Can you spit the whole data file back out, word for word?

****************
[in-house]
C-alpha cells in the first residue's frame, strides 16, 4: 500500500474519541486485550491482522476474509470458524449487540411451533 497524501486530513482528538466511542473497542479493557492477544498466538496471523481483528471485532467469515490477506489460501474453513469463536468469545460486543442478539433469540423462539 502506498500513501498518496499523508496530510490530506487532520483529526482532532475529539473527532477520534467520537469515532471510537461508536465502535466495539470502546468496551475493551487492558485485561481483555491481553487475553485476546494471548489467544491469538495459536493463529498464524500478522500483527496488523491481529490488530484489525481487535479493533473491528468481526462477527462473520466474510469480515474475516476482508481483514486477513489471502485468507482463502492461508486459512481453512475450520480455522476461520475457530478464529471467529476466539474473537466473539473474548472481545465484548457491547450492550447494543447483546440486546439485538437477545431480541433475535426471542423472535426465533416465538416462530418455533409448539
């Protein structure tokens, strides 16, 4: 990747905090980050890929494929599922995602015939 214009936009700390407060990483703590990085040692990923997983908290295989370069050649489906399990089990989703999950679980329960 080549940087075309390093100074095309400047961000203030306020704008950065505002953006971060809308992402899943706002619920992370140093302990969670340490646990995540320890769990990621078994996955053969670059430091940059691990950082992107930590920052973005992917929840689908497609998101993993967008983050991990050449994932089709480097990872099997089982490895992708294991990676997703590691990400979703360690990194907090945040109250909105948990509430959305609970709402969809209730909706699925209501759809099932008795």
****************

[in-house]
C-alpha cells in the first residue's frame, strides 16, 4: 500500500474519541486485550491482522476474509470458524449487540411451533 497524501486530513482528538466511542473497542479493557492477544498466538496471523481483528471485532467469515490477506489460501474453513469463536468469545460486543442478539433469540423462539 502506498500513501498518496499523508496530510490530506487532520483529526482532532475529539473527532477520534467520537469515532471510537461508536465502535466495539470502546468496551475493551487492558485485561481483555491481553487475553485476546494471548489467544491469538495459536493463529498464524500478522500483527496488523491481529490488530484489525481487535479493533473491528468481526462477527462473520466474510469480515474475516476482508481483514486477513489471502485468507482463502492461508486459512481453512475450520480455522476461520475457530478464529471467529476466539474473537466473539473474548472481545465484548457491547450492550447494543447483546440486546439485538437477545431480541433475535426471542423472535426465533416465538416462530418455533409448539
């Protein structure tokens, strides 16, 4: 990747905090980050890929494929599922995602015939 214009936009700390407060990483703590990085040692990923997983908290295989370069050649489906399990089990989703999950679980329960 080549940087075309390093100074095309400047961000203030306020704008950065505002953006971060809308992402899943706002619920992370140093302990969670340490646990995540320890769990990621078994996955053969670059430091940059691990950082992107930590920052973005992917929840689908497609998101993993967008983050991990050449994932089709480097990872099997089982490895992708294991990676997703590691990400979703360690990194907090945040109250909105948990509430959305609970709402969809209730909706699925209501759809099932008795």